A government plan to allow “trainee teachers” to “learn on the job” in schools has appalled educators, who will fight the move at an education Select Committee hearing today.
The last-minute amendment to the Education Legislation Bill would enable schools to hire an unqualified person cheaply in an unsupervised teaching role while they undertook an initial teacher training programme.
NZEI Te Riu Roa president Louise Green said no one in the education sector and certainly no parents had asked for such a move.
“As a principal, I know that taking trainees straight off the street and putting them in front of a classroom is absolutely inappropriate. Teachers need high-quality, professional training and education to learn the skills of teaching. They need an understanding of child development and the curriculum.”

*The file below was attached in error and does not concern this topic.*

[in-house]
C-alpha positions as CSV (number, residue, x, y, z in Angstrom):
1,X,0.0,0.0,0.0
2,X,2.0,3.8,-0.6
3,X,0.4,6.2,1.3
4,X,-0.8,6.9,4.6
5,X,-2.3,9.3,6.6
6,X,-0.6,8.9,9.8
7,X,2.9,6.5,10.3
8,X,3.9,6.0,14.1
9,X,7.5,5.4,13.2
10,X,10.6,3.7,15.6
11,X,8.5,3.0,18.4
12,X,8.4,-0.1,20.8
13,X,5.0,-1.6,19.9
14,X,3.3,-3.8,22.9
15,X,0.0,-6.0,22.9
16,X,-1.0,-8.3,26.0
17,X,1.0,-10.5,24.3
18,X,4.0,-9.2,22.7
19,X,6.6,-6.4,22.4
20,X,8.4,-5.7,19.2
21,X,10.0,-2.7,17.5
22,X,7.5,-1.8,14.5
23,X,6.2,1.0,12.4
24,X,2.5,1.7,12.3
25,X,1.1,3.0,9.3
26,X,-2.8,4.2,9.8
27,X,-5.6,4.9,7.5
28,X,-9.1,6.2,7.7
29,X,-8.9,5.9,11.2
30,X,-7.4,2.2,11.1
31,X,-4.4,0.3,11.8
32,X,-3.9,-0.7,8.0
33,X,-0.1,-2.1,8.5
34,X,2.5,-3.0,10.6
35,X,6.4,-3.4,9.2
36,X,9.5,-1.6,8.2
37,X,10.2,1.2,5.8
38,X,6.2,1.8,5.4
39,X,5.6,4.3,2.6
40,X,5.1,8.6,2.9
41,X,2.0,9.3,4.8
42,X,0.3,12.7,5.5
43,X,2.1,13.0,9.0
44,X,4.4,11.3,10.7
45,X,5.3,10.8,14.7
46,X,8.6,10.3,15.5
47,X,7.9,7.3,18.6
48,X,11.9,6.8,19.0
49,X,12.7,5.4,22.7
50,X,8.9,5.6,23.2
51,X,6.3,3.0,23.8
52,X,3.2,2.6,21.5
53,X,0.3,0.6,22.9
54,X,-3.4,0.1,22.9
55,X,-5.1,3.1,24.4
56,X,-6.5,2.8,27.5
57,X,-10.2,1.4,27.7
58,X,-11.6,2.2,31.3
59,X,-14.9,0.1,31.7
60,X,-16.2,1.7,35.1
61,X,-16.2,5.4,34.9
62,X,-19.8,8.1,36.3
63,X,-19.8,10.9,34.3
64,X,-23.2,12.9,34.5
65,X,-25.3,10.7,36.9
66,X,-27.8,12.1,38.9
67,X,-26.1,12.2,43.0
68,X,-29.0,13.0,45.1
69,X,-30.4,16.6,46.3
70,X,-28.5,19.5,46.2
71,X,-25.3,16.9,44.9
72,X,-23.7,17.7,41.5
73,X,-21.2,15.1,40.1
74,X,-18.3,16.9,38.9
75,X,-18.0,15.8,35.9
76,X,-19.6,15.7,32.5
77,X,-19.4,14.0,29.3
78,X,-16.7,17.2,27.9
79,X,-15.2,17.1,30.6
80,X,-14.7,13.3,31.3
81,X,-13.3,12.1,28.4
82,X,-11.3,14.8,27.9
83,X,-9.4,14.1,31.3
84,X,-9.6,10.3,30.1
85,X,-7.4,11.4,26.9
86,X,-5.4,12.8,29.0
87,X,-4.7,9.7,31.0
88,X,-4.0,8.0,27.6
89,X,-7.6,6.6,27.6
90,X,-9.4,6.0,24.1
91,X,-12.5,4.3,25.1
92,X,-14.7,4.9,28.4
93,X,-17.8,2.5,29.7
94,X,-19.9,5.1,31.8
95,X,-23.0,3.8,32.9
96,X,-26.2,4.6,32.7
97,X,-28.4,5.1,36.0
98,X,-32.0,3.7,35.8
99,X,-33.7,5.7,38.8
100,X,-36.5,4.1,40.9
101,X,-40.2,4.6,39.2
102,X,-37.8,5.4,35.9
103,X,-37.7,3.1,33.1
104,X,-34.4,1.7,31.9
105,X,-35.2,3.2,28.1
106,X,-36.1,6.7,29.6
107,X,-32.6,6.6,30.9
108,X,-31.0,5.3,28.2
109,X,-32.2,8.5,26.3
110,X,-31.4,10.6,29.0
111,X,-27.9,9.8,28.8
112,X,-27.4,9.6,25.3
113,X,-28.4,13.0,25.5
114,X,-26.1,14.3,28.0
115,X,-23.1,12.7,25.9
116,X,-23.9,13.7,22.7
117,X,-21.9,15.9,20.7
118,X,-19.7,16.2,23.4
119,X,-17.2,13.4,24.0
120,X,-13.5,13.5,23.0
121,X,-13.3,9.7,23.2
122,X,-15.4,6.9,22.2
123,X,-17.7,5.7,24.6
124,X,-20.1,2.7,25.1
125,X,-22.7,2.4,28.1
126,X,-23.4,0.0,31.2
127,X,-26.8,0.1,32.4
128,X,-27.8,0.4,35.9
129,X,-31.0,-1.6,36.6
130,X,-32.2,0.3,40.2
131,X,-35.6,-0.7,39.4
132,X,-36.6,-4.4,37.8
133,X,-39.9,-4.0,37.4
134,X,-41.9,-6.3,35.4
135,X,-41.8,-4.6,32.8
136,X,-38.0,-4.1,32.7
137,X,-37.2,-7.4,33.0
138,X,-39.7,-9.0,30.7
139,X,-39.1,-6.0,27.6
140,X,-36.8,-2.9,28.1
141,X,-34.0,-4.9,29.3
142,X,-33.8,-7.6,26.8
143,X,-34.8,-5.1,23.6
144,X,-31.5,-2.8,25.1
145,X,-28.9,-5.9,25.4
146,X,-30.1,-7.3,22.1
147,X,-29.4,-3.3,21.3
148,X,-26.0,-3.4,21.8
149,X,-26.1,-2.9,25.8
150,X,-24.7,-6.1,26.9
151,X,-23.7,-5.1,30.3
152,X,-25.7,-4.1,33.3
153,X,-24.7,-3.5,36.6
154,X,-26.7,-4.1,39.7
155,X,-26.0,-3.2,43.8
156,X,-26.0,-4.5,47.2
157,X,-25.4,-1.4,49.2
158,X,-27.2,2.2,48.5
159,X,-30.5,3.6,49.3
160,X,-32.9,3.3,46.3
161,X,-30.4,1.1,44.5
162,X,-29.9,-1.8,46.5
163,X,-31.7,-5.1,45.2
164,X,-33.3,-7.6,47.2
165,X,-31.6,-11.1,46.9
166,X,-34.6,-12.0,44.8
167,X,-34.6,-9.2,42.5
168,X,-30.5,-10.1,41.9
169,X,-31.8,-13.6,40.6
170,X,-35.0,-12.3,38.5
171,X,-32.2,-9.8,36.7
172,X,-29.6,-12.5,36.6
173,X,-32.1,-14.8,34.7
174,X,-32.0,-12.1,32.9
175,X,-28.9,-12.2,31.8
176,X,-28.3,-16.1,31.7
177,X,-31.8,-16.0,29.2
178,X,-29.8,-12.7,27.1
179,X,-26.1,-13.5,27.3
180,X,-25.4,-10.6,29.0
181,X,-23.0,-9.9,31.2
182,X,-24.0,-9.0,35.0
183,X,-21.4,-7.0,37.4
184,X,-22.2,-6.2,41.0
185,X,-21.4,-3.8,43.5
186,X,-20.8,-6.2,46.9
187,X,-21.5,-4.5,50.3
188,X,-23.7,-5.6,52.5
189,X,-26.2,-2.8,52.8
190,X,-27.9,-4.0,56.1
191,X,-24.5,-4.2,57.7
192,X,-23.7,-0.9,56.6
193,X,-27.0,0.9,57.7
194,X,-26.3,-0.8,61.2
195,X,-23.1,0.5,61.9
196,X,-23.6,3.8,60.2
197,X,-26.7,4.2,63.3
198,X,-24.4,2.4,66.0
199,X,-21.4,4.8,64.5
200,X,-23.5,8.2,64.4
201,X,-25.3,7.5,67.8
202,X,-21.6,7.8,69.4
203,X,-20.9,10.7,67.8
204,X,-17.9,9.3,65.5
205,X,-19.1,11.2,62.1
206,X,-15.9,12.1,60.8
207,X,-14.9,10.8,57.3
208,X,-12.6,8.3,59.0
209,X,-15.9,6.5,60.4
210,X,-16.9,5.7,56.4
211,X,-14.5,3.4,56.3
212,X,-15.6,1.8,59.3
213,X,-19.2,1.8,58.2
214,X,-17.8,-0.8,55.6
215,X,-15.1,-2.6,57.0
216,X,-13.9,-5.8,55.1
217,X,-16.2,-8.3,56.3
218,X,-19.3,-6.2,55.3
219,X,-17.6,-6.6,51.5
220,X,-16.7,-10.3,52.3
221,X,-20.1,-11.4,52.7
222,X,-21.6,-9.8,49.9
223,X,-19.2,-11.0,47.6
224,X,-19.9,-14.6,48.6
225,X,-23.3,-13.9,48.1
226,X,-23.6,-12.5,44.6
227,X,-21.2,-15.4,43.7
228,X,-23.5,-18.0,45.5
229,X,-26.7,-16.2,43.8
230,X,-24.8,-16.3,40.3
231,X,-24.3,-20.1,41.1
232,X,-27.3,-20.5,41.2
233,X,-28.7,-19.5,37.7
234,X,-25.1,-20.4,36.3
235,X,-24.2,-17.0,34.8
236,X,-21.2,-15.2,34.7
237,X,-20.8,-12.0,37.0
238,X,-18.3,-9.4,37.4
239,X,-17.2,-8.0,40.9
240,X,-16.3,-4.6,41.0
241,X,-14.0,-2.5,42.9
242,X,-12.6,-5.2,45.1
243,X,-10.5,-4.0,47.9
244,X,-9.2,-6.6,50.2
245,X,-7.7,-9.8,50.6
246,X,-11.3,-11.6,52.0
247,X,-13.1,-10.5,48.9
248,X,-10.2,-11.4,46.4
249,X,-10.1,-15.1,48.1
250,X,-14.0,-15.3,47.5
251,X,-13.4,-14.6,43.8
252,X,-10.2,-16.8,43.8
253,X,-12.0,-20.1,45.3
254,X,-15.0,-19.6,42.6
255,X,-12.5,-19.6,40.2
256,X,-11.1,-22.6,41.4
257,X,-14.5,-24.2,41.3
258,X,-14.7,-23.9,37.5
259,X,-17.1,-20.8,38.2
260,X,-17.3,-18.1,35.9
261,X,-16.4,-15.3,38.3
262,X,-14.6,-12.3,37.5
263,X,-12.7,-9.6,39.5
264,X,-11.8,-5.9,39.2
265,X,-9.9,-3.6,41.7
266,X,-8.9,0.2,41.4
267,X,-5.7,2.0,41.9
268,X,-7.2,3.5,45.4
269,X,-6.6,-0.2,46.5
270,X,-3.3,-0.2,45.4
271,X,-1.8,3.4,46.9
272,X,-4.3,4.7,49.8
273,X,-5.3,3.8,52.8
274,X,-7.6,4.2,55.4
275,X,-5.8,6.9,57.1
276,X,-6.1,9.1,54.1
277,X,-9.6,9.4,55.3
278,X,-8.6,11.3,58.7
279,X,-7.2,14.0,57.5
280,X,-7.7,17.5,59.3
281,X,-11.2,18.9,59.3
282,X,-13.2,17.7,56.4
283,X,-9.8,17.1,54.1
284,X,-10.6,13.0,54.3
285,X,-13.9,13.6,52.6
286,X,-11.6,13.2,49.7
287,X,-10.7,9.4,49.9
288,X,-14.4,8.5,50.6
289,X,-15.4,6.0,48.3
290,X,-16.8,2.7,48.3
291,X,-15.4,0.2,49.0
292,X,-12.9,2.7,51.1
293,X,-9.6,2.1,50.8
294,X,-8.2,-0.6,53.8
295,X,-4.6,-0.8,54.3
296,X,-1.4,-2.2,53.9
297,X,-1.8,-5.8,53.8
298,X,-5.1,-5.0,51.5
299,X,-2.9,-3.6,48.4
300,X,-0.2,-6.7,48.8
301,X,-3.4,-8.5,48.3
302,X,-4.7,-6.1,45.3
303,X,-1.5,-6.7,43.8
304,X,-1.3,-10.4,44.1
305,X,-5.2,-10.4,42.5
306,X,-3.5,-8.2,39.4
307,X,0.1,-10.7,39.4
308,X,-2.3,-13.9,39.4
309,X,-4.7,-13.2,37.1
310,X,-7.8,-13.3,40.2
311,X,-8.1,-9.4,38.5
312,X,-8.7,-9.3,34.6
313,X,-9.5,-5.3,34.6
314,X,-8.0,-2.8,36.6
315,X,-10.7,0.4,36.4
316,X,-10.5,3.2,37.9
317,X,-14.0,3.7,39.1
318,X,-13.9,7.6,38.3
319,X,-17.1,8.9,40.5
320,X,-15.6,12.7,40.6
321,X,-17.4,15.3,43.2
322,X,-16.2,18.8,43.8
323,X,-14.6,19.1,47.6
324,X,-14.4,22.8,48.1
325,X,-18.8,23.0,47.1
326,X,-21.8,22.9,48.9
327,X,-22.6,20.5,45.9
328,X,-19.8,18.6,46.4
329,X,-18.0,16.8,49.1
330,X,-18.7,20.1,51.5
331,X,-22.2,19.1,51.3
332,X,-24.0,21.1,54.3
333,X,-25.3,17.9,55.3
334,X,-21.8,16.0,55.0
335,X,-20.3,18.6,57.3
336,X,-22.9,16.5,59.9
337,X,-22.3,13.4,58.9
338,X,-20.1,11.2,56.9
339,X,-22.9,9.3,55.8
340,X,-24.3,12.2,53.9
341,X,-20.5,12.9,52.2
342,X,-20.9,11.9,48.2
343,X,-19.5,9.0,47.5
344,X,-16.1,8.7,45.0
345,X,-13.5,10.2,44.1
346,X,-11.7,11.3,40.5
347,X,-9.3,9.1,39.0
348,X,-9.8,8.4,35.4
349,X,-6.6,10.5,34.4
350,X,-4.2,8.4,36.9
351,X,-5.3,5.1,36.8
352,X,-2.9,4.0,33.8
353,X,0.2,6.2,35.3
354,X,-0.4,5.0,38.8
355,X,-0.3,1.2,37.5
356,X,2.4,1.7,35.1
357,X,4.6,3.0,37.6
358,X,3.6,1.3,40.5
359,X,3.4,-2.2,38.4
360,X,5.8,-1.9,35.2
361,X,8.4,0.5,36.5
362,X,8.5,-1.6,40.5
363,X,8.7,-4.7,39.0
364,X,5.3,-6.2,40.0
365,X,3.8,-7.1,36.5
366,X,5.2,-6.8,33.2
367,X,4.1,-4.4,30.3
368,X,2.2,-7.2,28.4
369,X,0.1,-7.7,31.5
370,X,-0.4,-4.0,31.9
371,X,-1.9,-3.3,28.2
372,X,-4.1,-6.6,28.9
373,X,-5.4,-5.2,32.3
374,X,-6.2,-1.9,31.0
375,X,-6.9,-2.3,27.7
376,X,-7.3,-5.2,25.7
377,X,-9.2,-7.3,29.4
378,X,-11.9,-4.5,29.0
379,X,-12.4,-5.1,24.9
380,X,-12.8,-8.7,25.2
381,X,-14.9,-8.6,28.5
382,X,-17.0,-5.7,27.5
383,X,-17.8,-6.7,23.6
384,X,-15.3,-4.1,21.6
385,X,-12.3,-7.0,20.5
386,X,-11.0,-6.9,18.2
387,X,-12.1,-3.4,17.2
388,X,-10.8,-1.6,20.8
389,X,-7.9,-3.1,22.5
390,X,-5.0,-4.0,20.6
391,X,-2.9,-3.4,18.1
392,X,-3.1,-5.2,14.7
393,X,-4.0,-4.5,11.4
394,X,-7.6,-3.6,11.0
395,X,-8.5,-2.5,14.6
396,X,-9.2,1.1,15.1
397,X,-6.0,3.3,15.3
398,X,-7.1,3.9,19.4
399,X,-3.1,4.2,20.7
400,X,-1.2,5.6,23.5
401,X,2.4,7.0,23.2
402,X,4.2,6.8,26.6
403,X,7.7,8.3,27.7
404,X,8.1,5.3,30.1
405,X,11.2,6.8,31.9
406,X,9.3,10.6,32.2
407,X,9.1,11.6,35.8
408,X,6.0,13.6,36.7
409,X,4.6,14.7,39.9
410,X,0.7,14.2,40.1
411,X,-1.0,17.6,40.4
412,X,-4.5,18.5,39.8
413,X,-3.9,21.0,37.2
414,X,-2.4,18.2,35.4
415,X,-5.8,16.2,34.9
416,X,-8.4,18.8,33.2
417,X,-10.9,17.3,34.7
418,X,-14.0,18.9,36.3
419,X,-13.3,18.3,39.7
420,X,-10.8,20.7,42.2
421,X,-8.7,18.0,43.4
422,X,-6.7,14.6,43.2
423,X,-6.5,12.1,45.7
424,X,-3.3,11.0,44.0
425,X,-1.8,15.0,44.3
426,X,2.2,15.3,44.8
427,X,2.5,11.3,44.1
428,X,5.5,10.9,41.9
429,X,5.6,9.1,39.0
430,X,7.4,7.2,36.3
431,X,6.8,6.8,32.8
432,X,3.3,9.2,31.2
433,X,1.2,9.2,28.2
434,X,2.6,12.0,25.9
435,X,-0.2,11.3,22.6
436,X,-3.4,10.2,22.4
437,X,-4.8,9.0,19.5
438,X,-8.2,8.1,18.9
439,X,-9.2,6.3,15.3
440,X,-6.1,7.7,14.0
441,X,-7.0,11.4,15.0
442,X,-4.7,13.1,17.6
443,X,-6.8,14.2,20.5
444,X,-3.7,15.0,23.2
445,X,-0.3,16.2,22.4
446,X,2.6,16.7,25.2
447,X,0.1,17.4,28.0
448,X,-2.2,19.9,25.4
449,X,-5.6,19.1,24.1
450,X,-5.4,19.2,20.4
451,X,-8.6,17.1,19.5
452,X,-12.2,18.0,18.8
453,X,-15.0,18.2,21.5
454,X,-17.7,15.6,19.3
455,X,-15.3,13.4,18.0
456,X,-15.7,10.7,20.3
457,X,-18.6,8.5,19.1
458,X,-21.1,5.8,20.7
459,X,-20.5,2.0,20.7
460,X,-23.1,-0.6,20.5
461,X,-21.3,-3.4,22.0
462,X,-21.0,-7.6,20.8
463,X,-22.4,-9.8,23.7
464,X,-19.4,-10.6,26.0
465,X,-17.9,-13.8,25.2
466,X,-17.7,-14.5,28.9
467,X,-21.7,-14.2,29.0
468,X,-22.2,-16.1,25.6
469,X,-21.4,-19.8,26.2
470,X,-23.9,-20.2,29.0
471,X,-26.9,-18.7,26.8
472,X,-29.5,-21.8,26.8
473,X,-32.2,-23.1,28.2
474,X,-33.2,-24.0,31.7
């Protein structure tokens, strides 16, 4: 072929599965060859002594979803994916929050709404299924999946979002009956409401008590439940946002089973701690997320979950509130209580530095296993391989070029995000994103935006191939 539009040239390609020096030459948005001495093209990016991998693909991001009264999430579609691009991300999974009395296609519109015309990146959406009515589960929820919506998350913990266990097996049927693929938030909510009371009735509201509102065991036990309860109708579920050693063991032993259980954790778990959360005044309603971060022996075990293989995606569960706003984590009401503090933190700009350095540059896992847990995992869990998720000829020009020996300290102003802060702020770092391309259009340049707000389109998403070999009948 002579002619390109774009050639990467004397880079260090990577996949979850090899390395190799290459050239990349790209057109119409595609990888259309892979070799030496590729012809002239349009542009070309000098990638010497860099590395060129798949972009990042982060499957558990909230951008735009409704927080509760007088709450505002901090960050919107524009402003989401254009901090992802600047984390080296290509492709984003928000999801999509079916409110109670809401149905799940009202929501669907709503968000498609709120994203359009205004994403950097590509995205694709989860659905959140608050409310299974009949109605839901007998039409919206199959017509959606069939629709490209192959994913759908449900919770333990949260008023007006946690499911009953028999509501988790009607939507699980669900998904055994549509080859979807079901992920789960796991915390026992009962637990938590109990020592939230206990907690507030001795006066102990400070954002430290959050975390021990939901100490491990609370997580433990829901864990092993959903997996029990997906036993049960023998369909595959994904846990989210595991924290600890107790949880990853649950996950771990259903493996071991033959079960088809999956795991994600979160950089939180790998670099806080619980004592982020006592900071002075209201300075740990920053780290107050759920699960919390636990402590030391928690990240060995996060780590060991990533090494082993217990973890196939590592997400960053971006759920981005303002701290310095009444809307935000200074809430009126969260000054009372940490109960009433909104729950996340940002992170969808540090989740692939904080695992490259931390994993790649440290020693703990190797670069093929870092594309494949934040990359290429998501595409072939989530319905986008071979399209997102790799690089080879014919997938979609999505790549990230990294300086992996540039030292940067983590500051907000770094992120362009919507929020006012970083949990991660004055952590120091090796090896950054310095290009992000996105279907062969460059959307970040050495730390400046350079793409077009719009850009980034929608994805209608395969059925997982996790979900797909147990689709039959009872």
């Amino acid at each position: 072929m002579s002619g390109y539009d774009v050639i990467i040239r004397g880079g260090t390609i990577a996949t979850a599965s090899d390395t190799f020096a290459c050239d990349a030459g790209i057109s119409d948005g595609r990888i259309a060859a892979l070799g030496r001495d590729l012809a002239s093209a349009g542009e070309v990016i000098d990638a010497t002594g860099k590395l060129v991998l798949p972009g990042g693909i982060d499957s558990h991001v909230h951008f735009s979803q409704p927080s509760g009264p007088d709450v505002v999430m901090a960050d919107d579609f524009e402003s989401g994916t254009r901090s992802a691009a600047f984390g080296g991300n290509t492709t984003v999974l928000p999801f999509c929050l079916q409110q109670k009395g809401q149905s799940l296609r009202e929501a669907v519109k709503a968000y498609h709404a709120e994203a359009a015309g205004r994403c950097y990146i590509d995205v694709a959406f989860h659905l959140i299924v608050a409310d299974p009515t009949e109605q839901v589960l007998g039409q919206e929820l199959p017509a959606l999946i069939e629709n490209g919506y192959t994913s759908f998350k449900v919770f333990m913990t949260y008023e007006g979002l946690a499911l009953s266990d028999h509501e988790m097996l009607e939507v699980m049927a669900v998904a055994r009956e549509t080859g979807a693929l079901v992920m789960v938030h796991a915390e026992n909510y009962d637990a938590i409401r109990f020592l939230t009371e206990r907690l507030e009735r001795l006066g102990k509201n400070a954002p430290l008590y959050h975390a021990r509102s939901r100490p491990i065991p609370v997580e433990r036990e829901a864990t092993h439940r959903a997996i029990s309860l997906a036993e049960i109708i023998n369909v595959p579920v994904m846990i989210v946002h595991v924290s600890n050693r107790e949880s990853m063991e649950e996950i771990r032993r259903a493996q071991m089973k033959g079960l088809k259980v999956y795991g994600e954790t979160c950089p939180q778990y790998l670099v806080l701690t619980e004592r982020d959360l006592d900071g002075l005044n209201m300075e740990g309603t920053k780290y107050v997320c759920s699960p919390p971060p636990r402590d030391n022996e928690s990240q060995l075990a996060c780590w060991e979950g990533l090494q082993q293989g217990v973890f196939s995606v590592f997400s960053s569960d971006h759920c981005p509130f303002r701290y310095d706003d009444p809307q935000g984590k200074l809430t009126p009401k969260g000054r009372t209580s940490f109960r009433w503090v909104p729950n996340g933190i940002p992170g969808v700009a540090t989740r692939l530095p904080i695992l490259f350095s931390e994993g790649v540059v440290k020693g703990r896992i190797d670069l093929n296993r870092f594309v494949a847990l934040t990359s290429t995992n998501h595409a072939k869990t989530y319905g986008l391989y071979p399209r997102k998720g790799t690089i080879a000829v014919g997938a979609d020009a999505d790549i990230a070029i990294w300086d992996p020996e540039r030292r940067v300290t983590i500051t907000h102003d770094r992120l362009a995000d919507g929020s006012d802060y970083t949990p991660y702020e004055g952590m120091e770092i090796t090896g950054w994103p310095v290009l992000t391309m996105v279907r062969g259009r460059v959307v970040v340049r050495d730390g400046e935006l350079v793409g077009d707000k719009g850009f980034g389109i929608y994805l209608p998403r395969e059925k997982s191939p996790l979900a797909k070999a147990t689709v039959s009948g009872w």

Ms Green said the move made no sense, particularly as there is already an oversupply of certificated and registered primary teachers nationally. This includes beginning teachers – according to the Ministry of Education, just 15 per cent of new teacher graduates are getting permanent fulltime jobs.
“The amendments appear to be wholly inconsistent with the government’s goal of lifting the status of teaching and moving towards teaching as a post-graduate profession.
“Any teacher will tell you how daunting it to teach a class just after graduating with a teaching qualification. It beggars belief that someone could hope to be an effective teacher with anything less.”